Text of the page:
, Volume 7, Issue 2, pp 195-211

Does fluctuating resource availability increase invasibility? Evidence from field experiments in New Zealand short tussock grassland

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Abstract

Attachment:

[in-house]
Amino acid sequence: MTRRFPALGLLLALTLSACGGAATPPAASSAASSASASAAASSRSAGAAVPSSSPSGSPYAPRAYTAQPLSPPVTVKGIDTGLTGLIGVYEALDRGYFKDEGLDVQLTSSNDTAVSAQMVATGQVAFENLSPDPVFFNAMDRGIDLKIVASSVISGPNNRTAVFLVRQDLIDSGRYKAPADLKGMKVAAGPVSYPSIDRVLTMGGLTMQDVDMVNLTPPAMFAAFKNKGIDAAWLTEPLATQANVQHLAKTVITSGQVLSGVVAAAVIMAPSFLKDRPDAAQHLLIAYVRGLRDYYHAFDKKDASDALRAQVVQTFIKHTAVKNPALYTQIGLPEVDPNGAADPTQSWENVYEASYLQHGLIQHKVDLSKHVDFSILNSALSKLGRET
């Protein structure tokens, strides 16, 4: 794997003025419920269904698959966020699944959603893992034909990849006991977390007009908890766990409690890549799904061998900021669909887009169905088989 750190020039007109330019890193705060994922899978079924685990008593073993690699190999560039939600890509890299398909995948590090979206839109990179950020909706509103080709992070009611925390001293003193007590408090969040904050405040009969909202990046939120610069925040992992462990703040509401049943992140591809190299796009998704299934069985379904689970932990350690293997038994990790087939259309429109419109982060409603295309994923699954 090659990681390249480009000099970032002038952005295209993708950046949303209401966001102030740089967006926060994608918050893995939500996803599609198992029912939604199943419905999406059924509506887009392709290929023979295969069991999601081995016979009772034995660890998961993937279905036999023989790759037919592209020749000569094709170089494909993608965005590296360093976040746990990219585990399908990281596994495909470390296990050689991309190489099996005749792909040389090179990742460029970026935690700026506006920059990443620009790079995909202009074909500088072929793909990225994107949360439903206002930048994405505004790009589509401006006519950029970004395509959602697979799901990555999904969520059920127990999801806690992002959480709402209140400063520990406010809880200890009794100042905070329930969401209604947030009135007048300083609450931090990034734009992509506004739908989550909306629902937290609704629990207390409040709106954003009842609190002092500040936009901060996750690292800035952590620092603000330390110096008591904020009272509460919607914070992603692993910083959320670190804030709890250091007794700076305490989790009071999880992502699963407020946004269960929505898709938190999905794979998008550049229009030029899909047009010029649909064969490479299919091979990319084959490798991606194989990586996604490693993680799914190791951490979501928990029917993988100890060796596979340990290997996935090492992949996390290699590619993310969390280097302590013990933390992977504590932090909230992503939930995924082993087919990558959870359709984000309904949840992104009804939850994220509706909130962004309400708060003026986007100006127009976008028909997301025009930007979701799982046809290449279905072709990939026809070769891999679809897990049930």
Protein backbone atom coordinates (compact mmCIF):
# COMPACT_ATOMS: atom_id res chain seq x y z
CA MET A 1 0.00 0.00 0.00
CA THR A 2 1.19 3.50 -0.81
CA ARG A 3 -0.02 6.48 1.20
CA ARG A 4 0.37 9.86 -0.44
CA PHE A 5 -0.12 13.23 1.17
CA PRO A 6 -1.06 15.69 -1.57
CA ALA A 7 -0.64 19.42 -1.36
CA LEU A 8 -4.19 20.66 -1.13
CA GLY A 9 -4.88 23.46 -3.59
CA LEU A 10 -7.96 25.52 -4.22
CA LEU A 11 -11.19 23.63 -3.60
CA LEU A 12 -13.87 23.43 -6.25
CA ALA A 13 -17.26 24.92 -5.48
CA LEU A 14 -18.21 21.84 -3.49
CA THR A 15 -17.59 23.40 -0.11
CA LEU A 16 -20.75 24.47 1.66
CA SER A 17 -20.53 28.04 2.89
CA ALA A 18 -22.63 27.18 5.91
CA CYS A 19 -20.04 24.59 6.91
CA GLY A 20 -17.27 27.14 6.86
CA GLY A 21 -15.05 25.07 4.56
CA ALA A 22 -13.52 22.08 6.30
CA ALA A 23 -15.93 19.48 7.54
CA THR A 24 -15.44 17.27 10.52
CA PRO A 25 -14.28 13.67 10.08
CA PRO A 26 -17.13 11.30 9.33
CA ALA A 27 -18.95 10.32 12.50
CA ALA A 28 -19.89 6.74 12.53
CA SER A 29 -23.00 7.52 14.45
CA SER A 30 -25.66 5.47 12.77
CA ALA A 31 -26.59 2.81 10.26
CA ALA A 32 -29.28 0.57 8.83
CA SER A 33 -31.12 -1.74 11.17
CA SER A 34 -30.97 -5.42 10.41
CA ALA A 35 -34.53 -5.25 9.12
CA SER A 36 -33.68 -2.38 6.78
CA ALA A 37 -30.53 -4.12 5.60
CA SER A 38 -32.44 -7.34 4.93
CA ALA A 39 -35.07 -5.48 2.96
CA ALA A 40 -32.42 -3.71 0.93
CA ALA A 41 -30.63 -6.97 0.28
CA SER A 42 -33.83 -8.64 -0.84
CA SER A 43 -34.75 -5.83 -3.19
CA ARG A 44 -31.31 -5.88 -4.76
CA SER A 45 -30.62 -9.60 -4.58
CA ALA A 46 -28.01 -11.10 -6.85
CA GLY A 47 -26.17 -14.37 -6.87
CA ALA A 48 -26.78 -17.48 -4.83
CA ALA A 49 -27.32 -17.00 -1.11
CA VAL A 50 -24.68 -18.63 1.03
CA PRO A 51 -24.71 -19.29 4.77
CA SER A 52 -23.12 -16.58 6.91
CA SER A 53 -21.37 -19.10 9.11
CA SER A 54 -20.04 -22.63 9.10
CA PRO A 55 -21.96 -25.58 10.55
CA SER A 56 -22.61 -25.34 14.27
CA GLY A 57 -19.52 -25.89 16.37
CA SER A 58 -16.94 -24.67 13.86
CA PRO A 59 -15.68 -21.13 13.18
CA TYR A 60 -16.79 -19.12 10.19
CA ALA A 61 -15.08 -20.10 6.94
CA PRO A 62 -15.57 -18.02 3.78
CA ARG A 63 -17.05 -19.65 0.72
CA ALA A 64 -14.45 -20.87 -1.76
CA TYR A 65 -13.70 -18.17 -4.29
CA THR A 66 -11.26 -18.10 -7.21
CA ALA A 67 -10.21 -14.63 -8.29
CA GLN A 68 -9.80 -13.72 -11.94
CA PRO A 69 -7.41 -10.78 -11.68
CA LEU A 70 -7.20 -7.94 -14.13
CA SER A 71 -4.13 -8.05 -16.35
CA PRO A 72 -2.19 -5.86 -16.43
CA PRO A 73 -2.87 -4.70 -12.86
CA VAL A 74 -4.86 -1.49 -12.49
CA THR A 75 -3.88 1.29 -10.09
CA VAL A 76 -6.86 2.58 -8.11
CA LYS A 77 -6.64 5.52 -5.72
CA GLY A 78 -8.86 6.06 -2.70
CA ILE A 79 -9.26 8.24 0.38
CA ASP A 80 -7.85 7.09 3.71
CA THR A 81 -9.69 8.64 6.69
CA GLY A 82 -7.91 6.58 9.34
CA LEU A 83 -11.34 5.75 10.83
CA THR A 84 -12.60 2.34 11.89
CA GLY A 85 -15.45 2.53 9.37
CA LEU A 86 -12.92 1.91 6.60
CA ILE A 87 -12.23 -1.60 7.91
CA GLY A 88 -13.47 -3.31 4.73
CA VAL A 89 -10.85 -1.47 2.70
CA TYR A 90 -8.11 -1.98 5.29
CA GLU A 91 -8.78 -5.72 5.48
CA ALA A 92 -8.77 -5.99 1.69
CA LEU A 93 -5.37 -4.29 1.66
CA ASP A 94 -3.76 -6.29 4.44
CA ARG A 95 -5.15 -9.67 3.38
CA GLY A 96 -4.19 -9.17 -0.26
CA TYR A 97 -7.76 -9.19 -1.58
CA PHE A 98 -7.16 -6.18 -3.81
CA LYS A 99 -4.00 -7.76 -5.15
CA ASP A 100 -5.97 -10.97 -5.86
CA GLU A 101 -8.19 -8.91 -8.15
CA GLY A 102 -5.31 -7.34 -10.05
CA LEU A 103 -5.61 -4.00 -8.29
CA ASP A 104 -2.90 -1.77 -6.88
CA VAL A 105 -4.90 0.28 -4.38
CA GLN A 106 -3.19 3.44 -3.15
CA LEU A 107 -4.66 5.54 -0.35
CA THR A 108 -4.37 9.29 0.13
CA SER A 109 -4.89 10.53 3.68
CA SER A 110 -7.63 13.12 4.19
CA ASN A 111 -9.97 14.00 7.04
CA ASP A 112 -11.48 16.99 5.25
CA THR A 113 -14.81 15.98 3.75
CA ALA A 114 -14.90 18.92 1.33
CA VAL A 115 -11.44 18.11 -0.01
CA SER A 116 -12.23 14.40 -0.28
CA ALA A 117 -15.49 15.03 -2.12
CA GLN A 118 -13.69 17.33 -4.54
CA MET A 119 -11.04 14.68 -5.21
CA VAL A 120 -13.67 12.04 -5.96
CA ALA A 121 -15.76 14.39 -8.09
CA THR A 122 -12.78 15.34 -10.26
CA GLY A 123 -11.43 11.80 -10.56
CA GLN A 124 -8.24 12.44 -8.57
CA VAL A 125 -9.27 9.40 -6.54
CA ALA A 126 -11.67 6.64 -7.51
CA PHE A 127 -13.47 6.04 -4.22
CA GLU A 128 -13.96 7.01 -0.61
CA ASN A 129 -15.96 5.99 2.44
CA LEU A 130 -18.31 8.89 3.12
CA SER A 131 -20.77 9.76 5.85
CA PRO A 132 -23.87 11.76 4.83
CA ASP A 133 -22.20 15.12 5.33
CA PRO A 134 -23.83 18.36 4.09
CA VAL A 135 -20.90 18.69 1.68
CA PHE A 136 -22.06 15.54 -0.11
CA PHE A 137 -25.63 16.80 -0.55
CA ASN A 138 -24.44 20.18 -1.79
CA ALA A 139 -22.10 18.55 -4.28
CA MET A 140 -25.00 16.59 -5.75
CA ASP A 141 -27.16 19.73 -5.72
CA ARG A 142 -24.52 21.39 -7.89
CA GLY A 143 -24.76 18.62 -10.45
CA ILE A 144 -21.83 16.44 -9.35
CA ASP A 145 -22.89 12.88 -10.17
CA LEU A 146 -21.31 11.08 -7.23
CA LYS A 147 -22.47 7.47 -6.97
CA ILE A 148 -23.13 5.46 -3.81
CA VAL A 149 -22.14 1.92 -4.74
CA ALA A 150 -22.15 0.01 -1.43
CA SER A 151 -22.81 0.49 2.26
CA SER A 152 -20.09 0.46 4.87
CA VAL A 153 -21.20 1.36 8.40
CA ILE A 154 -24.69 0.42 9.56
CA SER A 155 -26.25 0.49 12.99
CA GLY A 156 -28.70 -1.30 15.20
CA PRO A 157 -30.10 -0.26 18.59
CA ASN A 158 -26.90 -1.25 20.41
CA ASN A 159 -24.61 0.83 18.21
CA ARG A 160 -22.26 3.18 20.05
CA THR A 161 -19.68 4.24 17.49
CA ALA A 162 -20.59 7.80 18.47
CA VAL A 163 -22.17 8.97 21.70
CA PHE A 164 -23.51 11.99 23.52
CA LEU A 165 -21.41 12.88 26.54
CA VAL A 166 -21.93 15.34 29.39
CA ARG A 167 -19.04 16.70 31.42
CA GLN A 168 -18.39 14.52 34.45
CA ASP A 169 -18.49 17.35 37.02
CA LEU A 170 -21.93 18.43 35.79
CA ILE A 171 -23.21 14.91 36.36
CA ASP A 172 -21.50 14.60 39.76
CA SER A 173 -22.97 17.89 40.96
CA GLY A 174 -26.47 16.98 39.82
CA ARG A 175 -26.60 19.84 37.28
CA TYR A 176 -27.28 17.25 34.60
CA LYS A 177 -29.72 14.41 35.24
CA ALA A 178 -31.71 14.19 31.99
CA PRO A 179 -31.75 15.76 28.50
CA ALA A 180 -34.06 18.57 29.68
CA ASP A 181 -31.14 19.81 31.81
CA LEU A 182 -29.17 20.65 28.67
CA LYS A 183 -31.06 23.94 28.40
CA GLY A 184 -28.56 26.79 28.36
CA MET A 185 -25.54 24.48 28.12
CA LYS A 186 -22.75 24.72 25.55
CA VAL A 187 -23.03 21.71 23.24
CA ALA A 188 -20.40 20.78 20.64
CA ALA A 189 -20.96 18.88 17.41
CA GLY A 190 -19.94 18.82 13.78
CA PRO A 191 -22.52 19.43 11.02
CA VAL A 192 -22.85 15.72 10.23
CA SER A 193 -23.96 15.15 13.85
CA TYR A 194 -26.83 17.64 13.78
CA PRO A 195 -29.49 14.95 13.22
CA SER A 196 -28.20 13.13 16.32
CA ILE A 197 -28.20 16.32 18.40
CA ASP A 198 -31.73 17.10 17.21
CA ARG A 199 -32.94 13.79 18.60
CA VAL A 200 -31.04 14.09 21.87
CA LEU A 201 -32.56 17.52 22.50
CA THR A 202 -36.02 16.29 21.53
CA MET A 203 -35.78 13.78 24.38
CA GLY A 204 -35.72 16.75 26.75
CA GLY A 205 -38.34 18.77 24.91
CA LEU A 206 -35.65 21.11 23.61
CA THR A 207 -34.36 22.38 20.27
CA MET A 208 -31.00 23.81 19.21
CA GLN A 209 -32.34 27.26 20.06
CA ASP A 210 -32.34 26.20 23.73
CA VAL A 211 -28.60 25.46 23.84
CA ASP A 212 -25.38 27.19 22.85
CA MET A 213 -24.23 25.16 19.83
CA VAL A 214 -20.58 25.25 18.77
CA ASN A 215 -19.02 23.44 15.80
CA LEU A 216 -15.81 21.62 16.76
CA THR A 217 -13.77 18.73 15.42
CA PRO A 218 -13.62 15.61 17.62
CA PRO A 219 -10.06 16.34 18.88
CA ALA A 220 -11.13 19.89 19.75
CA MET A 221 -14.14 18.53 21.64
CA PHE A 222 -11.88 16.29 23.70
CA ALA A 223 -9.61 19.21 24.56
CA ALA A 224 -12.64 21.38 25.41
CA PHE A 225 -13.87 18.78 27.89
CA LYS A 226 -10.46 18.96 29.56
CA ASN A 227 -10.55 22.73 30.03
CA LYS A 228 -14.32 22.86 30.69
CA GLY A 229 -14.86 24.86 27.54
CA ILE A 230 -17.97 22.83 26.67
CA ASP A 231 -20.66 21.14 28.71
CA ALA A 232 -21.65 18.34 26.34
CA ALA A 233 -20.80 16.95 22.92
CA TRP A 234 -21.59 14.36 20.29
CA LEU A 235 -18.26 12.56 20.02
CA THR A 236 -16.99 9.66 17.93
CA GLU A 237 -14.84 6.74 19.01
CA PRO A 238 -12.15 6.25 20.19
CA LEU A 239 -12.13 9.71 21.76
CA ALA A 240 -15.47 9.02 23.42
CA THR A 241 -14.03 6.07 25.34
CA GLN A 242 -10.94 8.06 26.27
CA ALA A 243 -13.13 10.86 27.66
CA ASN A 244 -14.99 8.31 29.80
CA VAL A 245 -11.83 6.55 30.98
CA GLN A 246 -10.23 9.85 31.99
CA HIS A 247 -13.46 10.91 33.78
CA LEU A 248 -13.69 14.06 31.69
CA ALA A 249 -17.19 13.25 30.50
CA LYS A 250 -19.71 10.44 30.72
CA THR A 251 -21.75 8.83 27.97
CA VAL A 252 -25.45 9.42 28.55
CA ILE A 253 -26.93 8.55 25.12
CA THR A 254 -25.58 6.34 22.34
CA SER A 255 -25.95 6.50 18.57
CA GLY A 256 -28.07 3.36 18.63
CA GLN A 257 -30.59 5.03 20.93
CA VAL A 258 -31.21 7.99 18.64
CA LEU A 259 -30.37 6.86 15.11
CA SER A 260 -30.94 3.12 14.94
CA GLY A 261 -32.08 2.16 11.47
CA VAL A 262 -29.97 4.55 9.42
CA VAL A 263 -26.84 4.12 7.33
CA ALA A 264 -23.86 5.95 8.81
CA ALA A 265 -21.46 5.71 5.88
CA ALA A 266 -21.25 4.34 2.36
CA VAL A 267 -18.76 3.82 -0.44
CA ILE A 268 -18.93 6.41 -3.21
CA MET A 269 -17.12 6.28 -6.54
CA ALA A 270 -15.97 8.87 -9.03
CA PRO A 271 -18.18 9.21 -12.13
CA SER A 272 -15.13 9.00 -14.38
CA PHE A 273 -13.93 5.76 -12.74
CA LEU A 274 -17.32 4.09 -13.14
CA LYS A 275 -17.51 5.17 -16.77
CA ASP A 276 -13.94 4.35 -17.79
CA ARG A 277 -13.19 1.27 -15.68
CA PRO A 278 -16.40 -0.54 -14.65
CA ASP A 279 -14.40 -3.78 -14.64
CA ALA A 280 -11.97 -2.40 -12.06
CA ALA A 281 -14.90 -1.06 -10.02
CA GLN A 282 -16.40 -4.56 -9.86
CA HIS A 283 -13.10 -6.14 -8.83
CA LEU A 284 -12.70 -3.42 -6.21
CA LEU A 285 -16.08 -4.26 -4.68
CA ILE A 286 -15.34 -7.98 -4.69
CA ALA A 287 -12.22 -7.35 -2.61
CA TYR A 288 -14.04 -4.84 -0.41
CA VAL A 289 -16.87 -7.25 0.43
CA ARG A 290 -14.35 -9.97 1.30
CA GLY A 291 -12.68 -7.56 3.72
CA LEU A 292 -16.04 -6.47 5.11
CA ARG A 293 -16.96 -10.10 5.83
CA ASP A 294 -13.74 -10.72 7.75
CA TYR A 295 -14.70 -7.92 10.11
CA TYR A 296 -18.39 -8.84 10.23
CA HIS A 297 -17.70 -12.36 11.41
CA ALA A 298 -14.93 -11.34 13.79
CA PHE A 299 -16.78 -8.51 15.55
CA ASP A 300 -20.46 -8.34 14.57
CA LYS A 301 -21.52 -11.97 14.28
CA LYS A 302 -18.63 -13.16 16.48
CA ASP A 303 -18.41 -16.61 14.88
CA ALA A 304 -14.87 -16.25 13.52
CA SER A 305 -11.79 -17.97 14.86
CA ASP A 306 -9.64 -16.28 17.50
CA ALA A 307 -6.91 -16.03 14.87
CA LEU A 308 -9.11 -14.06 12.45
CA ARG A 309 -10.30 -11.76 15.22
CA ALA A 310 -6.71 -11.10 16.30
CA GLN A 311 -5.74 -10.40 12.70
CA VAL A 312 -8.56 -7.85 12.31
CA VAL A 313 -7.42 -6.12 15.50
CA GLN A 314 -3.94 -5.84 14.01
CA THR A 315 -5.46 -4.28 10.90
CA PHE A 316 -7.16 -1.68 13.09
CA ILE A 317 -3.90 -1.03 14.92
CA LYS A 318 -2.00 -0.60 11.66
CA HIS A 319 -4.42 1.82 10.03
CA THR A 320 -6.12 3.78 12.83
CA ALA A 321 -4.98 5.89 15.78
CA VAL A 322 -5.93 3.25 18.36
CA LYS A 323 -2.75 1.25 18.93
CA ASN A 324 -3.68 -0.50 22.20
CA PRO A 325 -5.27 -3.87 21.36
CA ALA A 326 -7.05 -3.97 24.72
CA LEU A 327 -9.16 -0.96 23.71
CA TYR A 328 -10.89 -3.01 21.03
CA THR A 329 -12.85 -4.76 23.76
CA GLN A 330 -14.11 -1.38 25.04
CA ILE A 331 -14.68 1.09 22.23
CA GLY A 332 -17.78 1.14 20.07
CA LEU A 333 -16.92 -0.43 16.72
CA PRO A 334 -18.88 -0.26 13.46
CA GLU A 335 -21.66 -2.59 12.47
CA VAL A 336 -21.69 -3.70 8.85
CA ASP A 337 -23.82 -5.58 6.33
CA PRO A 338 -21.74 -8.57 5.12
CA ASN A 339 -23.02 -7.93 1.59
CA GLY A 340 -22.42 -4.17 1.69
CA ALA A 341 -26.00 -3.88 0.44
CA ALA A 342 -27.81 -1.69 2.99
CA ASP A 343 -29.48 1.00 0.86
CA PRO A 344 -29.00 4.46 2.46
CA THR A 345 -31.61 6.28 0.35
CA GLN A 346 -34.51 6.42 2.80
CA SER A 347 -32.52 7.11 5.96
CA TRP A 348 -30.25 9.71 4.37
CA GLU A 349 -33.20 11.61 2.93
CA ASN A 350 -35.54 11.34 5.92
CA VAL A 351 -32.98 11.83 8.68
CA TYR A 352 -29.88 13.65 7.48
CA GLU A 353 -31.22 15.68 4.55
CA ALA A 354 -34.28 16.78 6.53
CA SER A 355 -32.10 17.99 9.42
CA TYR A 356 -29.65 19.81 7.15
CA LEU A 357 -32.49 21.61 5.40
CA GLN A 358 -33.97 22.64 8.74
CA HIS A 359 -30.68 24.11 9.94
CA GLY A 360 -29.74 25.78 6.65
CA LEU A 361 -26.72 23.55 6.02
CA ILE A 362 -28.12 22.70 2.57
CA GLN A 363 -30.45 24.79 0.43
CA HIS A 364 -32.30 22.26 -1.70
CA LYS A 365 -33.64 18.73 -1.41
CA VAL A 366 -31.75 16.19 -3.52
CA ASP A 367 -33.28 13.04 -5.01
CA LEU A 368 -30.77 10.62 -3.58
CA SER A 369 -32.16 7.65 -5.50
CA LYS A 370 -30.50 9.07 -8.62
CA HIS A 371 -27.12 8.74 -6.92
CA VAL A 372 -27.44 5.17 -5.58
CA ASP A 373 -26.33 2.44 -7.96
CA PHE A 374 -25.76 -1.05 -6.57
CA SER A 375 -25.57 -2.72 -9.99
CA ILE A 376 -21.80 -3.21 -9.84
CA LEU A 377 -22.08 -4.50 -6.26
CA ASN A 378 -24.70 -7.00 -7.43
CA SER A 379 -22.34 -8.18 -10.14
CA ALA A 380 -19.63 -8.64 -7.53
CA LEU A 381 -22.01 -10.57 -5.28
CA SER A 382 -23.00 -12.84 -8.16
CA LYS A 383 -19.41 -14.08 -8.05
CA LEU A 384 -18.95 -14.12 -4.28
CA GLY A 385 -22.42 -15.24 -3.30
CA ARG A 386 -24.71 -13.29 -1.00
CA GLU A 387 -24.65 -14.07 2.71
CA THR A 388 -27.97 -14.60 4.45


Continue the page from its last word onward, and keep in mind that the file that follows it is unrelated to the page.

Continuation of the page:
The theory of fluctuating resource availability proposes that the susceptibility of a plant community to invasion by new species (i.e., invasibility) depends upon conditions of intermittent resource enrichment coinciding with the presence of invading propagules. We compared the response of a rapidly invading forb (Hieracium pilosella L.) between different experimental treatments in a short tussock grassland in New Zealand, over 6–12 years, to determine whether the theory explains differences in invasibility. The theory predicts that environments subject to periodic resource enrichment will be more invasible than those with more stable resource-supply rates. In our study, H. pilosella did not increase more rapidly in treatments subject to periodic resource pulses (fertiliser and water) than in those with more stable resource supplies. Also contrary to the predictions of the theory, the rate of invasion of H. pilosella did not increase following an increase in the rate of supply of water or nutrient resources, or following treatments that temporarily reduced resource uptake in the community, including grazing. H. pilosella did not increase immediately following abrupt increases in water and nutrient supply and removal of the dominant grass species with herbicide, as predicted by the theory, although temporary increases in resident exotic guilds indicated that the intensity of competition for resources was reduced. Neither H. pilosella nor resident exotic guilds showed increased cover growth rates following resumed grazing. The rate of invasion by H. pilosella was not correlated with species richness, a result consistent with one of the predictions of the theory. Therefore, short-lived events that temporarily reduced or suspended competition did not appear to determine the invasion success of this particular species in this region. In New Zealand’s perennial short tussock grasslands, the characteristics of the resident plant community may be more critical than resource fluctuations in determining invasion success of H. pilosella. Invasion of H. pilosella may be most successfully controlled here by promoting a successional physiognomic shift to a taller, shrub-and-tussock-dominated canopy that competitively excludes low-growing forbs.